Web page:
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Survival of Enterobacter sakazakii on fresh produce as affected by temperature, and effectiveness of sanitizers for its elimination

Kim, H., Ryu, J.H., Beuchat, L.R.
International journal of food microbiology 2006 v.111 no.2 pp. 134-143
Cronobacter sakazakii, apples, Malus domestica, cantaloupes, Cucumis melo subsp. melo var. cantalupensis, strawberries, Fragaria, lettuce, Lactuca sativa, tomatoes, Solanum lycopersicum var. lycopersicum, postharvest treatment, food storage, storage temperature, storage time, decontamination, sanitizing, sanitizers, chlorine dioxide, chlorine, acetates, antibacterial properties, food surfaces, food pathogens, food contamination, bacterial contamination, pH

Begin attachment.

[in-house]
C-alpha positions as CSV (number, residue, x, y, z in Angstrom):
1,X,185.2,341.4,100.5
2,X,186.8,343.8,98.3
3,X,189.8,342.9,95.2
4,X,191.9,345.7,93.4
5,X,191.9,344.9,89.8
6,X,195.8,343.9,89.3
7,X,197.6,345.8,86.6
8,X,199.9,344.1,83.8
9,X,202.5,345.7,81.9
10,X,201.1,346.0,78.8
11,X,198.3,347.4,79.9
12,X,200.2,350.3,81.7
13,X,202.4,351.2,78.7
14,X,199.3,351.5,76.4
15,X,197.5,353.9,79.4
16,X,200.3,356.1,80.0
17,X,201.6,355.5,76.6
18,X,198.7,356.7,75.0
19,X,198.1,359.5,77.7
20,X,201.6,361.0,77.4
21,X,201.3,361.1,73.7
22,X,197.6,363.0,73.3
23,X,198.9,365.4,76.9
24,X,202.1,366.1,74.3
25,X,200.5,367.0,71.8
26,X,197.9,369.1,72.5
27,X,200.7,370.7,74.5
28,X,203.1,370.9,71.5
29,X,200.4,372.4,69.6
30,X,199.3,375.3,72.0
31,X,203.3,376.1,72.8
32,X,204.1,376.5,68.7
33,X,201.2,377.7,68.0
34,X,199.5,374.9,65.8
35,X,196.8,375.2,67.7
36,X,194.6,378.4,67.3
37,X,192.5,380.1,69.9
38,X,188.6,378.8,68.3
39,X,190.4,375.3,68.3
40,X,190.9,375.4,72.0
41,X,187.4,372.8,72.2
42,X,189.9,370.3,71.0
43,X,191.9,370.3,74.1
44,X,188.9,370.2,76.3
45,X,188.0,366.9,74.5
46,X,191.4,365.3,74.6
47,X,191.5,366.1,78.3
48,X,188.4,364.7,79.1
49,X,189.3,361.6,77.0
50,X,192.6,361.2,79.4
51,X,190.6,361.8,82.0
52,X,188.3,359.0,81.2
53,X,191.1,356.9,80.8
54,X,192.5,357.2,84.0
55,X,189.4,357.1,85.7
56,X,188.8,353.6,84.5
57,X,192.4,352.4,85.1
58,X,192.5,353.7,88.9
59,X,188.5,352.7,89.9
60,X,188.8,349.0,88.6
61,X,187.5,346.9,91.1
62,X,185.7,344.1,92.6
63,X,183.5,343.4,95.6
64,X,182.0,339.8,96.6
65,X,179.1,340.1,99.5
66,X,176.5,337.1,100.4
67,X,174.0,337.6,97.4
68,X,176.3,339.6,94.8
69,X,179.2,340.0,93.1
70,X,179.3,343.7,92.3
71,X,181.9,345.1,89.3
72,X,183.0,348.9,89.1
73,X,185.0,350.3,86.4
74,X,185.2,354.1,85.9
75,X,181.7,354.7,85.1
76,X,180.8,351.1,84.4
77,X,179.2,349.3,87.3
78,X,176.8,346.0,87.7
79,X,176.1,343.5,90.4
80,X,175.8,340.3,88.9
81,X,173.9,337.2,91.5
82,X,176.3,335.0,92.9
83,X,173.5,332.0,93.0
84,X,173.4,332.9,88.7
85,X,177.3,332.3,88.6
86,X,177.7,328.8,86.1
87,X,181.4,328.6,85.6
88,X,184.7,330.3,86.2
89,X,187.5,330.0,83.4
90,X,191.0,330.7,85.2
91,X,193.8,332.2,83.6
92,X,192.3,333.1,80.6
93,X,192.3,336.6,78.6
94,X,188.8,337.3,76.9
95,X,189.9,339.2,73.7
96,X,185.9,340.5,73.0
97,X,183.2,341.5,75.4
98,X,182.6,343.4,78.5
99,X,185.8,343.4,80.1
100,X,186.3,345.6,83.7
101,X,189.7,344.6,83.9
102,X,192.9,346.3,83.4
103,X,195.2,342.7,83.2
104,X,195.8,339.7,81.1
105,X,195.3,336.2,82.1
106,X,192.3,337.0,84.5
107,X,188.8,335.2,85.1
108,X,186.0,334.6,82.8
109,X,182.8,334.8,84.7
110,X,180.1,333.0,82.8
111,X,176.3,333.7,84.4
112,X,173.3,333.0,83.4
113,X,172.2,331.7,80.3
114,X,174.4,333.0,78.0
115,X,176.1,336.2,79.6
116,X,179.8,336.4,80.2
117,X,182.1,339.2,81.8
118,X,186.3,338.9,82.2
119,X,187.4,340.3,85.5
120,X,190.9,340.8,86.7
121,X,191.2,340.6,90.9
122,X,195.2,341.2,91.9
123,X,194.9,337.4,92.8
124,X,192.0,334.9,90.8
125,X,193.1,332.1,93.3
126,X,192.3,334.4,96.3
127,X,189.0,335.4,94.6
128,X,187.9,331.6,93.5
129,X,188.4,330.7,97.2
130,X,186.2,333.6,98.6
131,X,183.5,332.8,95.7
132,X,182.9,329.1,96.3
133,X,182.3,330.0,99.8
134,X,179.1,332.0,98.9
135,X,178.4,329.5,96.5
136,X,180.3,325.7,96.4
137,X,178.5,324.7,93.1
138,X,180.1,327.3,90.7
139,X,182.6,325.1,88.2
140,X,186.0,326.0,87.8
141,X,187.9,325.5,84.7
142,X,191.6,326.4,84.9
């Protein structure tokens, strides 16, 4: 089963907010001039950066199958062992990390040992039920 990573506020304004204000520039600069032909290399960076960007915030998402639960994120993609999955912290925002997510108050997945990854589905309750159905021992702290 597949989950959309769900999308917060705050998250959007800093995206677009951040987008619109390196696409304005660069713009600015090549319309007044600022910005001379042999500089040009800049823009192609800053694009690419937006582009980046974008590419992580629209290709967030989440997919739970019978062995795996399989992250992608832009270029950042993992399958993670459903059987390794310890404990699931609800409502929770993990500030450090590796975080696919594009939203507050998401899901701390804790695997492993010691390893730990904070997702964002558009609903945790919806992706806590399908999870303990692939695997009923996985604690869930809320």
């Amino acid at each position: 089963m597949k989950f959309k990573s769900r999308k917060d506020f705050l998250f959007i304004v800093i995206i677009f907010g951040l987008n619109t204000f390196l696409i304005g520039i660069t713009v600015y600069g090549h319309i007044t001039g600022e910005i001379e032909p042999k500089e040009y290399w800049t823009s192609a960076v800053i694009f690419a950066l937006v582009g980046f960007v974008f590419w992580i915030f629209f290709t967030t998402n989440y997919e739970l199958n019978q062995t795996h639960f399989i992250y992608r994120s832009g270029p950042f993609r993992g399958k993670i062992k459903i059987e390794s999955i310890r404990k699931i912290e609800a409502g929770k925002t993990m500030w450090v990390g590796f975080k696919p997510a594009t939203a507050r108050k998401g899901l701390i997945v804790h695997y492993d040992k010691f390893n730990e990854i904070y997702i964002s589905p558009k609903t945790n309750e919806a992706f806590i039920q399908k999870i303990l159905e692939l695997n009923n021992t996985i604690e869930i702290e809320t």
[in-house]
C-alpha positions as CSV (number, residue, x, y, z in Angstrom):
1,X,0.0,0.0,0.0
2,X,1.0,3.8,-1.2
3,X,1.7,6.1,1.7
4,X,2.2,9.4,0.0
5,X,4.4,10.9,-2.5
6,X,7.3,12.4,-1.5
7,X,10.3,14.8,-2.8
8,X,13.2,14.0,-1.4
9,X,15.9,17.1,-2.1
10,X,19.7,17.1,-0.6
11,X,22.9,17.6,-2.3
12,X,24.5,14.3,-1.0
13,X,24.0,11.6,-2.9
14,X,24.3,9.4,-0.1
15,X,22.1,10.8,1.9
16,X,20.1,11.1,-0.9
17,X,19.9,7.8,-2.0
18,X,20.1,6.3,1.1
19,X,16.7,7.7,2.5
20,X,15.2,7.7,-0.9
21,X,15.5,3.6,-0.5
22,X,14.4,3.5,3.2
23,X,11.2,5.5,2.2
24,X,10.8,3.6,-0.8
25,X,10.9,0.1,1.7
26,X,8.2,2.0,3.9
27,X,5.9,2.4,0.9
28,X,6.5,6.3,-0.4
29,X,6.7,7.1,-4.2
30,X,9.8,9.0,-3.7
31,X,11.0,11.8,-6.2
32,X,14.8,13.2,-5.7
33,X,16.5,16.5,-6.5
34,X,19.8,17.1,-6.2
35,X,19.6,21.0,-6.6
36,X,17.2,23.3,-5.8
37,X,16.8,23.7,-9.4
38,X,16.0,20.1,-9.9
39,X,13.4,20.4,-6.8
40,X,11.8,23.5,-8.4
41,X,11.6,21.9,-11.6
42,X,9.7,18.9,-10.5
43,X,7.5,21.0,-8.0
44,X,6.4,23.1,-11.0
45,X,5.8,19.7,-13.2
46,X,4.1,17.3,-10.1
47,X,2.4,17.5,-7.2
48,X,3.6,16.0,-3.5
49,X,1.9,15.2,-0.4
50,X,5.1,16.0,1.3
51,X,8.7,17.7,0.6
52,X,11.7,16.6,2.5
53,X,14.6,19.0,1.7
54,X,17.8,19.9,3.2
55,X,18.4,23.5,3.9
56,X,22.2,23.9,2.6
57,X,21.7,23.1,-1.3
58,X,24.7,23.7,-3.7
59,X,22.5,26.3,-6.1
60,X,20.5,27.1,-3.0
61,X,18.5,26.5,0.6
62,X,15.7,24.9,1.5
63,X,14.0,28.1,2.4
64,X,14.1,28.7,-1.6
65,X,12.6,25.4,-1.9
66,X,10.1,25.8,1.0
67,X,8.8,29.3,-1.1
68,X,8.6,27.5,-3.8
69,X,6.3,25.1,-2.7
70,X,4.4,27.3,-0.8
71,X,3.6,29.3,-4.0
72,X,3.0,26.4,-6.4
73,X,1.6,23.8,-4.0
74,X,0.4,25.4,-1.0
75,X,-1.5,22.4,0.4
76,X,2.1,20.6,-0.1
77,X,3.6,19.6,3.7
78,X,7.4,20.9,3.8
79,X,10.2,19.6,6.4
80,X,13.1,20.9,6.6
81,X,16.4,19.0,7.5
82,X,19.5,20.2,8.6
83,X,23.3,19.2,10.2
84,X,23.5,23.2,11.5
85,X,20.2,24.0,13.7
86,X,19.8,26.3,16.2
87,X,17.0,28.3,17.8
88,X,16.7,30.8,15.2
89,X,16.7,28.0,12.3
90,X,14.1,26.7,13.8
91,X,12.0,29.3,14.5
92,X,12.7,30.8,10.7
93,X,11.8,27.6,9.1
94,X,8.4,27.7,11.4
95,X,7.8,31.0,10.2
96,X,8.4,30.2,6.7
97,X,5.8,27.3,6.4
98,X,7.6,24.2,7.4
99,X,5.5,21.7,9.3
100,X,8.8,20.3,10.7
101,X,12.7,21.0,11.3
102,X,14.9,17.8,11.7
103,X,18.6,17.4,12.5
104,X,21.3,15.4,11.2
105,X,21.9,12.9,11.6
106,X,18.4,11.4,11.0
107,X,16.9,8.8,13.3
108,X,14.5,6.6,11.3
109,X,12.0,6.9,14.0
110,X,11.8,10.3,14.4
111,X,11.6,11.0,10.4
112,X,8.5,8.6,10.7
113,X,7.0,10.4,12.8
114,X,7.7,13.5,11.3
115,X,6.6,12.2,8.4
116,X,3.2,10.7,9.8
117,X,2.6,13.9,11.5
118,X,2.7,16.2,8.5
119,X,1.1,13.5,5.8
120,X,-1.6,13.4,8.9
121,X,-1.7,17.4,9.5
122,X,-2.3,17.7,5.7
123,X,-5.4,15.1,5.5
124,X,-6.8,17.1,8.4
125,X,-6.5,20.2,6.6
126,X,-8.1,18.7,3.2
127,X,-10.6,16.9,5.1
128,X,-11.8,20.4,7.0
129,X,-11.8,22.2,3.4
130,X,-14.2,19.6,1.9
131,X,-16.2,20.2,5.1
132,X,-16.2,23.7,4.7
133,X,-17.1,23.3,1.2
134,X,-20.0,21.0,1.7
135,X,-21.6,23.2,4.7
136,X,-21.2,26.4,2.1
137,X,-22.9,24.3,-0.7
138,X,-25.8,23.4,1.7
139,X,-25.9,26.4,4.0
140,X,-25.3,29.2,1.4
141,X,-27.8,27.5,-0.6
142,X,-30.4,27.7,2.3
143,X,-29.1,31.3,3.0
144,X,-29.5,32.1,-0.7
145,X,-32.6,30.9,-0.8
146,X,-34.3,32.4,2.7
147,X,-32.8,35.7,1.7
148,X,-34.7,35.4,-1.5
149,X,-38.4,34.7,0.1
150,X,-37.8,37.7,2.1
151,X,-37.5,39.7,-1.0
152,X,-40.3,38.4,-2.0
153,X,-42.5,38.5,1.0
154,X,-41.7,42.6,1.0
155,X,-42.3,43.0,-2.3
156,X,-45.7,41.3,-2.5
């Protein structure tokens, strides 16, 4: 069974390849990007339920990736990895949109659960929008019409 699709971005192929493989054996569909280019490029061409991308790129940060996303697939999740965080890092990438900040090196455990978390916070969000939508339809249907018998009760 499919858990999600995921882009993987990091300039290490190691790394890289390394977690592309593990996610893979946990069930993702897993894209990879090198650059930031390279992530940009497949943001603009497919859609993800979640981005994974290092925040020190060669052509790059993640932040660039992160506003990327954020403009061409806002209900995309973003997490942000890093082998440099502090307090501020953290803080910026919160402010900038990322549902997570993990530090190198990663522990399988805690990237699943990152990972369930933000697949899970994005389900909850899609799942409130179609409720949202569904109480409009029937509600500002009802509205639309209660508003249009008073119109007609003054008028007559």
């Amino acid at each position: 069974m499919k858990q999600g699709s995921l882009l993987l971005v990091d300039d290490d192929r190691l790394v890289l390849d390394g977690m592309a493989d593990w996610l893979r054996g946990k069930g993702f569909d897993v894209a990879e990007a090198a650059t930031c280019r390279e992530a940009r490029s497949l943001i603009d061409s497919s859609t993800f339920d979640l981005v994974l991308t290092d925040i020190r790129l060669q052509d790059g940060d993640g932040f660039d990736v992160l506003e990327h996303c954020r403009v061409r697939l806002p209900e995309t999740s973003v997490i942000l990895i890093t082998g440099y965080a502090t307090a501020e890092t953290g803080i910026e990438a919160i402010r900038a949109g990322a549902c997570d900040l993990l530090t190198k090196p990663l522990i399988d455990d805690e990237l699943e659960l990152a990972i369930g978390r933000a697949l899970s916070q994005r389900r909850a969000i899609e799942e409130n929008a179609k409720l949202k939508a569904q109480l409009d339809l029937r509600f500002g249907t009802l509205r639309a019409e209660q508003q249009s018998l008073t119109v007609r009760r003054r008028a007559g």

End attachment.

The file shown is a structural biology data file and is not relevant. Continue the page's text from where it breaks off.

A study was done to determine the survival characteristics of Enterobacter sakazakii on the surface of apples, cantaloupes, strawberries, lettuce, and tomatoes stored at 4, 12, and 25 °C for 8-28 days. Populations significantly decreased (p > less than 0.05) on all test produce at all storage temperatures. The efficacy of chlorine, chlorine dioxide, and a peroxyacetic acid-based sanitizer (Tsunami 200®) treatments (1 and 5 min) in killing the bacterium on apples, tomatoes, and lettuce was determined. Chlorine and chlorine dioxide, at > greater than 50 μg/ml, were equivalent in killing E. sakazakii on apples. Populations of E. sakazakii on apples treated with 10 μg/ml chlorine dioxide for 1 or 5 min were significantly reduced (p < less than 0.05) by 3.38 and 3.77 log CFU/apple, respectively, compared to the number remaining on apples after washing with water. Treatment with Tsunami 200 at 40 μg/ml for 1 min caused reductions of > greater than 4.00 log CFU/apple. Reductions of > greater than 3.70 log CFU/tomato were achieved by treatment with 10 μg/ml chlorine or chlorine dioxide or 40 μg/ml Tsunami 200 for 5 min. Reductions in populations of E. sakazakii on lettuce treated with chlorine at 10, 50, and 100 μg/ml for 1 min ranged from 1.61 to 2.50 log CFU/sample (26 ± 4 g), compared to populations remaining on lettuce washed with water. Chlorine was less effective in killing E. sakazakii on lettuce than on apples or tomatoes. Treatment of lettuce with Tsunami 200 (40 and 80 μg/ml) for 5 min caused a reduction of > greater than 5.31 log CFU/sample. Results provide insights to predicting survival characteristics of E. sakazakii on produce and the efficacy of sanitizers in killing the bacterium.